Last month, when we discussed the trade performance of Indonesia, we questioned whether the steep decline in the country’s exports and imports in September 2022 (compared to August 2022) could actually be a tipping point for national trade.
Amid a high degree of global uncertainty (looming economic recessions in the West, global stagflation, the Russo-Ukrainian war, and rising interest rates) and domestic troubles (rising inflation as a consequence of the increase in prices of key subsidized fuels per 3 September 2022, Bank Indonesia’s higher benchmark interest rate, and the weak rupiah rate that makes imports more expensive), there are serious chances of seeing a decline in international demand for Indonesian export items (especially commodities) as well as a decline in domestic demand for imports from abroad.
This would exhibit a sharp contrast because over the past year (or so) Indonesia’s export and import performance has been very strong thanks to high international commodity prices, and the (economic) rebound from the COVID-19 crisis.
So, with the October 2022 data in hand, can be now confirm whether we are seeing a tipping point, or, were the weak September data part of a seasonal phenomenon?
Well, it is still too soon to draw a definite conclusion. However, there is at least one noticeable difference this year that could point at a tipping point.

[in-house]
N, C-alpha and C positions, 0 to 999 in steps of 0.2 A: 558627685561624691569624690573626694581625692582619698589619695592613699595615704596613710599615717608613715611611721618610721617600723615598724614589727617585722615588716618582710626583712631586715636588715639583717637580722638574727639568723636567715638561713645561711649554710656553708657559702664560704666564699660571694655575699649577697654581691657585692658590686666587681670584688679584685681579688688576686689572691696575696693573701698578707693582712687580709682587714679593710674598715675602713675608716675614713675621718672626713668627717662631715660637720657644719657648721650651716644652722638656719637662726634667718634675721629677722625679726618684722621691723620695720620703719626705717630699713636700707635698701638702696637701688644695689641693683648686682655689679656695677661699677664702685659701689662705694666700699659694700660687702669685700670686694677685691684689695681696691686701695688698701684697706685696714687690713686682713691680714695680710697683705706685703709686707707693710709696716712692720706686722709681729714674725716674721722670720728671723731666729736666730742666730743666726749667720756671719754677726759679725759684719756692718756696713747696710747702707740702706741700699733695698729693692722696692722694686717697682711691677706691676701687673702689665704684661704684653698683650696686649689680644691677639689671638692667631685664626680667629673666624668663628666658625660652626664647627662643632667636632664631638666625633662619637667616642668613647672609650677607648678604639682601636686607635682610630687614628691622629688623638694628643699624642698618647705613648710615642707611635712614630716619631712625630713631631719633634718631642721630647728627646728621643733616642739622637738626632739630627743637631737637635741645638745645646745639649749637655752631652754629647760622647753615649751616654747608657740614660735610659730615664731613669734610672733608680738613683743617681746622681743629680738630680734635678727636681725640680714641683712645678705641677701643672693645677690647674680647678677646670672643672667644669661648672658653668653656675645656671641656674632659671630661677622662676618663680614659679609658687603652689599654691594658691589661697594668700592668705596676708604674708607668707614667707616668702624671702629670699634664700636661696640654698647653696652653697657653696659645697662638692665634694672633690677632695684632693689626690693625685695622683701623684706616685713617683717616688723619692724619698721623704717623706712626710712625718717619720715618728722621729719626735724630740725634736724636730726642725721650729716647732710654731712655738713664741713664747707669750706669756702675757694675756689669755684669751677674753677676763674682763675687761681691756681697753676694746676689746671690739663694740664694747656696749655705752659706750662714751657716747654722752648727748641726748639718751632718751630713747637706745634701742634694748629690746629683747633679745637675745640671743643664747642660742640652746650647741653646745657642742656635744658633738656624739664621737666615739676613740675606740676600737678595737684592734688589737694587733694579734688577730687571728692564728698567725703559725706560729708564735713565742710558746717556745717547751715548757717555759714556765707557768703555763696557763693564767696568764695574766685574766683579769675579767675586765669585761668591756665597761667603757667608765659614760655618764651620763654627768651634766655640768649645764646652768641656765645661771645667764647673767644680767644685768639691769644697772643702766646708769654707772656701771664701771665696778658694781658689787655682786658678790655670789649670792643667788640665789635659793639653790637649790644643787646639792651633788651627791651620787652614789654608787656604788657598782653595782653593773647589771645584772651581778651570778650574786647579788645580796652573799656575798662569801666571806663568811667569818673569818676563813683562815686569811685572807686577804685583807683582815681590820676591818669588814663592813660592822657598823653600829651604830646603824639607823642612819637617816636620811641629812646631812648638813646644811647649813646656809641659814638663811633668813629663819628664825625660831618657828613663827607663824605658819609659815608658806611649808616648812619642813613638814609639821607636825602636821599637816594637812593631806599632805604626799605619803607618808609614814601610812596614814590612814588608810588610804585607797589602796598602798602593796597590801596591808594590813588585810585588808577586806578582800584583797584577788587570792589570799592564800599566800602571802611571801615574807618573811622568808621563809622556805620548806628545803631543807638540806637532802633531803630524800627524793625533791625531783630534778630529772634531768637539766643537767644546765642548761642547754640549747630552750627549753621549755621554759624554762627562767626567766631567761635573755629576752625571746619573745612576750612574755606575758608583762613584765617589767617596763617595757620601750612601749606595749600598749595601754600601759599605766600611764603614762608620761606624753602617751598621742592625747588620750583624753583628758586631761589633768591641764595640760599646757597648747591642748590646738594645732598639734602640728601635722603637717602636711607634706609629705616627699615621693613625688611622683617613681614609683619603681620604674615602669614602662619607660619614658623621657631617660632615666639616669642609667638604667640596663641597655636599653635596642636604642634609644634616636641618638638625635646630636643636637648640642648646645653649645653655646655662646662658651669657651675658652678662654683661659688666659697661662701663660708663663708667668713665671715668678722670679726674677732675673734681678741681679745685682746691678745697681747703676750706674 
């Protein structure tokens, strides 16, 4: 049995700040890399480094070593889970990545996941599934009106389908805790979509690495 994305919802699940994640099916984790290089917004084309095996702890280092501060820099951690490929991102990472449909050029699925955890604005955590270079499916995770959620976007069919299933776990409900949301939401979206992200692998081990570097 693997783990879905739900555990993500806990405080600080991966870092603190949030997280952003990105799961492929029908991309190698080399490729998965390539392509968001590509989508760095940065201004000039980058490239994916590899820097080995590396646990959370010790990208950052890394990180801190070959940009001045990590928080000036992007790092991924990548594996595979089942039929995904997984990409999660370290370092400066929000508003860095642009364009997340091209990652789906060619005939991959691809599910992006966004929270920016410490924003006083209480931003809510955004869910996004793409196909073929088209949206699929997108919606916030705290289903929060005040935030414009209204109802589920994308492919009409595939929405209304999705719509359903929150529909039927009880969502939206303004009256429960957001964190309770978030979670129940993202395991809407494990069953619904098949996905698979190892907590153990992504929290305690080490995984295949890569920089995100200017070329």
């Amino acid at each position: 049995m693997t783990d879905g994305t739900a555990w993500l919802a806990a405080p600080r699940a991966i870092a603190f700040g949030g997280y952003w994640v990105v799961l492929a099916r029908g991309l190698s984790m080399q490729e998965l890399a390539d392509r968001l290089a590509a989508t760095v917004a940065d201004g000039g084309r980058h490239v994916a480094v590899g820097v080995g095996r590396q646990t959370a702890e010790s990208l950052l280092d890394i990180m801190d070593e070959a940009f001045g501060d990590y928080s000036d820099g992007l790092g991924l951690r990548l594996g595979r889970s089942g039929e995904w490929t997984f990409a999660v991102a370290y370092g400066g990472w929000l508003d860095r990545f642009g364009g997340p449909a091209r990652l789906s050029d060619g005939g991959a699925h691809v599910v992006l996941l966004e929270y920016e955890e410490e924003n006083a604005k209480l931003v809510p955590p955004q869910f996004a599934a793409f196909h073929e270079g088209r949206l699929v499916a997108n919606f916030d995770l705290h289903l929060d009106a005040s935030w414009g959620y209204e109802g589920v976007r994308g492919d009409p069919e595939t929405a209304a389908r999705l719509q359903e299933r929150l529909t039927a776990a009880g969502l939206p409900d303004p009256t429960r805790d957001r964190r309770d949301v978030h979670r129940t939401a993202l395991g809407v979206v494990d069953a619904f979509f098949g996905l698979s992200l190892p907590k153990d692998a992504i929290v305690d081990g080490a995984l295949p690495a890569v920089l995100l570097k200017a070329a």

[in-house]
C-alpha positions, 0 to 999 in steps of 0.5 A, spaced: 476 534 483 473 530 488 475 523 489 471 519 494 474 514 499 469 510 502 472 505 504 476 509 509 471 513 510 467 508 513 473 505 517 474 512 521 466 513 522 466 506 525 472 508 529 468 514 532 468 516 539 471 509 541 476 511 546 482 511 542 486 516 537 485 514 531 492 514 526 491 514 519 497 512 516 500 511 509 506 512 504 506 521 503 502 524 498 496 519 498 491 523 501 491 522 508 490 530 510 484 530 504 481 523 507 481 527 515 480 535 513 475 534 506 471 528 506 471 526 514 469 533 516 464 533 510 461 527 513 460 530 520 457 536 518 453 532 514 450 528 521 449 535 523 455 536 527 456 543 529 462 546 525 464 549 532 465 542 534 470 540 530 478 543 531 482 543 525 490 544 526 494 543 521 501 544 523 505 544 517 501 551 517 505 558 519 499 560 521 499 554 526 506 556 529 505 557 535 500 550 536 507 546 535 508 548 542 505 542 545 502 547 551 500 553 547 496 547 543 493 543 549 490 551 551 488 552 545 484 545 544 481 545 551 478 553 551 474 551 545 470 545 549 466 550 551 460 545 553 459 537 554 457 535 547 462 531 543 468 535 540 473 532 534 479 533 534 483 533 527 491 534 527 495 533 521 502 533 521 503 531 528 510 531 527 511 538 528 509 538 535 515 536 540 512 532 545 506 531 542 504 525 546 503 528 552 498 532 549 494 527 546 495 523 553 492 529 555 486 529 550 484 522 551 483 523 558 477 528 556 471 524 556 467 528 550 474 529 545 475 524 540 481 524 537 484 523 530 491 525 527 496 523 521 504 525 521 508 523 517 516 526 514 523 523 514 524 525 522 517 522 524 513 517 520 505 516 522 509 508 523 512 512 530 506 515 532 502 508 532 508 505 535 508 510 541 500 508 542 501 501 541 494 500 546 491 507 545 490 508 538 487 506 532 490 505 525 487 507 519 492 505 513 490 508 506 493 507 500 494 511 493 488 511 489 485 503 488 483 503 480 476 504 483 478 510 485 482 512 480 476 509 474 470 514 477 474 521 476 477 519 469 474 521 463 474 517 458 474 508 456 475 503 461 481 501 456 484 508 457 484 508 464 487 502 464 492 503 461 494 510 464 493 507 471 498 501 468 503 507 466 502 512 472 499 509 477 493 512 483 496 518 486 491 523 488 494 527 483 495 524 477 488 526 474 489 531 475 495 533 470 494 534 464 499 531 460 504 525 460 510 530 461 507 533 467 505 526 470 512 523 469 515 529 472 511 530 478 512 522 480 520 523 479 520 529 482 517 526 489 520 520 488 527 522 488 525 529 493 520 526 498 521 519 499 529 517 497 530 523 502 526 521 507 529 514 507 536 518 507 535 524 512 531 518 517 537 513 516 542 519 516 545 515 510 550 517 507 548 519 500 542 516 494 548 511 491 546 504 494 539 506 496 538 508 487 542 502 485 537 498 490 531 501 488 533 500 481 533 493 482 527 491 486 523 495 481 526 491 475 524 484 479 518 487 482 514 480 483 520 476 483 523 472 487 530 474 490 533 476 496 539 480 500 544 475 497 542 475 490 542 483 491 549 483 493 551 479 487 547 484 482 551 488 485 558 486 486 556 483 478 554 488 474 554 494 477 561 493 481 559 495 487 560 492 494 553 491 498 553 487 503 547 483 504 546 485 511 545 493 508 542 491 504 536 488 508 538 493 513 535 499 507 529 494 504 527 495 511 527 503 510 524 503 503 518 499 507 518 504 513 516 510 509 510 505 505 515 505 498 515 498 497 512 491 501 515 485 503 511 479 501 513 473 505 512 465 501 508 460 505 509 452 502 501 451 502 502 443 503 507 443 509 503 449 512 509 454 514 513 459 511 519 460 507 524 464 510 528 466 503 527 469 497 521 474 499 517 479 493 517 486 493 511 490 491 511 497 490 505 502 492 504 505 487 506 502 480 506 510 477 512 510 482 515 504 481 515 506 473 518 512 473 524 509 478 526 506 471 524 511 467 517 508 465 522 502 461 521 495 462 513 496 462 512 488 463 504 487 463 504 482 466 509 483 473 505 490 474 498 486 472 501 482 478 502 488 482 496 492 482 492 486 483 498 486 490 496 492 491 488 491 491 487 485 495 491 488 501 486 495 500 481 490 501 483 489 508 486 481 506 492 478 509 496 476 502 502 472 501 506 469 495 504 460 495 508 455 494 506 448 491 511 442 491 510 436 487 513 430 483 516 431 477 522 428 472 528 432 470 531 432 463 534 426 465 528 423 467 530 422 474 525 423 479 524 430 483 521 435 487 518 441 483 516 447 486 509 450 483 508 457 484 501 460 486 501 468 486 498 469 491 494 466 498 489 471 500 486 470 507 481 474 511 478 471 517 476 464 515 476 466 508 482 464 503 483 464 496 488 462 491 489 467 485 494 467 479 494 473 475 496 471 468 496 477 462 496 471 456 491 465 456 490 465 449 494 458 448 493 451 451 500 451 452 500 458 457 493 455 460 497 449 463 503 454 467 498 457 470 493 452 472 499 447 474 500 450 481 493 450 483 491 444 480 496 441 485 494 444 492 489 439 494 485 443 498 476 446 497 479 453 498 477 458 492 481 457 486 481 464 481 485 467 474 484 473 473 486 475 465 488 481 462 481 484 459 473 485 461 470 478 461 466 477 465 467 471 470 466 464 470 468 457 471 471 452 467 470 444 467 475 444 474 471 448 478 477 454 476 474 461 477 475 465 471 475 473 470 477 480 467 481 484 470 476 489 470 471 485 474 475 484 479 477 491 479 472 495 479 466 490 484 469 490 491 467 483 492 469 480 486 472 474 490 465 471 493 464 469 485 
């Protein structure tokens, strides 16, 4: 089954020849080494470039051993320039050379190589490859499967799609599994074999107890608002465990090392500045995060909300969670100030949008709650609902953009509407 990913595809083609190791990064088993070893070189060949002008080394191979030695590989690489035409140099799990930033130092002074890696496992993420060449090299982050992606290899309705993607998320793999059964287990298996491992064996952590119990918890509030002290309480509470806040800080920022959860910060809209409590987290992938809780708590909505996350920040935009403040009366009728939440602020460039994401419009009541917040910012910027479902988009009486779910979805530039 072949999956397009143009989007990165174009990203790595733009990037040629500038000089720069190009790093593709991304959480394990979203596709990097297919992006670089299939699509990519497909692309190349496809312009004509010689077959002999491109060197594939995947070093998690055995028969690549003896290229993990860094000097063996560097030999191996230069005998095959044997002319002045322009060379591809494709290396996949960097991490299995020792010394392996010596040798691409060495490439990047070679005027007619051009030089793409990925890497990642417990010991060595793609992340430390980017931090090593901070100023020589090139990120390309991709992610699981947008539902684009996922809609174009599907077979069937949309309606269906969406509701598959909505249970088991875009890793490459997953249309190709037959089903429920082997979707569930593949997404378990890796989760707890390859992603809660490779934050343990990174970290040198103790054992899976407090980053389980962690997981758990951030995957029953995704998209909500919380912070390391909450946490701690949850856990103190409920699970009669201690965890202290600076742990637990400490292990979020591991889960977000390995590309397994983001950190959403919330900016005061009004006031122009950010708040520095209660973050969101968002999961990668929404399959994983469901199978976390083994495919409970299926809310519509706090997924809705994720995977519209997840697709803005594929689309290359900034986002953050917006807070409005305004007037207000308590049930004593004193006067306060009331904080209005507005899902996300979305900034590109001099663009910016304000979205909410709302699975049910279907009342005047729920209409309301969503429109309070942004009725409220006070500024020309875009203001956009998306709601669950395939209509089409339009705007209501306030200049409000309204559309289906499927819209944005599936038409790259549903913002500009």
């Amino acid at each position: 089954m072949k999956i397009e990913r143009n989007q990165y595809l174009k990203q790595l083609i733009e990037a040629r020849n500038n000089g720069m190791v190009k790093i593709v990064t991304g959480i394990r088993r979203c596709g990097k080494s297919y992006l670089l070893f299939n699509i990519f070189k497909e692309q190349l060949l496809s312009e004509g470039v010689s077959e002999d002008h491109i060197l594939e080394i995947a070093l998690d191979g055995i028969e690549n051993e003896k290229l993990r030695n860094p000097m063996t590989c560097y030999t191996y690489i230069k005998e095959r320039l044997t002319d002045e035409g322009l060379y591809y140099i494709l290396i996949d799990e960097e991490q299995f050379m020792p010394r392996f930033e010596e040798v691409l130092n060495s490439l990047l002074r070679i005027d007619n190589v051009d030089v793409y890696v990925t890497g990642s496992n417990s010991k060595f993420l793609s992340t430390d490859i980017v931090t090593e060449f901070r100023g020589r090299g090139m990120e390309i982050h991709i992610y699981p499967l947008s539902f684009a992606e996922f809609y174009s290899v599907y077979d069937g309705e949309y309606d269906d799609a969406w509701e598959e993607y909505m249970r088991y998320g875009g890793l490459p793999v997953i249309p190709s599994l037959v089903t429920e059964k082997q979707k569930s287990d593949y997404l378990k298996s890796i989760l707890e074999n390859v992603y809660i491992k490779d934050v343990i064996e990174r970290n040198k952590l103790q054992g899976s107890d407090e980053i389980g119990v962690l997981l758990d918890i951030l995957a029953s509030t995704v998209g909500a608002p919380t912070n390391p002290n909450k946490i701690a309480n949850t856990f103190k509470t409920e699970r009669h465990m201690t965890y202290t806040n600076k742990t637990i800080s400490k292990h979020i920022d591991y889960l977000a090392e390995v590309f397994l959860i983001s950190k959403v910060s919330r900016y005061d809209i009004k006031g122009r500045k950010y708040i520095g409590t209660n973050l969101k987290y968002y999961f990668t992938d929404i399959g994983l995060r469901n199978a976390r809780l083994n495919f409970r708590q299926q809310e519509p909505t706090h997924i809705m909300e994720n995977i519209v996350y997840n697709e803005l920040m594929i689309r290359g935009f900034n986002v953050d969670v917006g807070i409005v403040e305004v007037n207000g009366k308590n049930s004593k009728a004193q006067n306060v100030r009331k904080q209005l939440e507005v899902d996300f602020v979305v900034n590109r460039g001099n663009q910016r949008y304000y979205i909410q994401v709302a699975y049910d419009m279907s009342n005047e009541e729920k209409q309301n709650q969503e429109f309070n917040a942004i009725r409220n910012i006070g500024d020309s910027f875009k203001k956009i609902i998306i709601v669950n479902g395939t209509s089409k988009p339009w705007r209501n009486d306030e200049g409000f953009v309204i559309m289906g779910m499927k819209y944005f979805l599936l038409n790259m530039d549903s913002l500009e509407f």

In September 2021 we also saw a drop in exports from Indonesia compared to the previous month. Table 1 (below) shows that Indonesia exported a total of USD $20.6 billion in September 2021, which is less than USD $21.4 billion in August 2021. The following month, however, Indonesian exports rebounded to USD $22.0 billion (in October 2021). This seems to be a seasonal pattern because if we look back at the 2018 and 2019 data (the 2020 data were too distorted by the COVID-19 crisis, and therefore unusable), then we see the same pattern (namely: a decline in September exports from August, but followed by a strong rebound in October).
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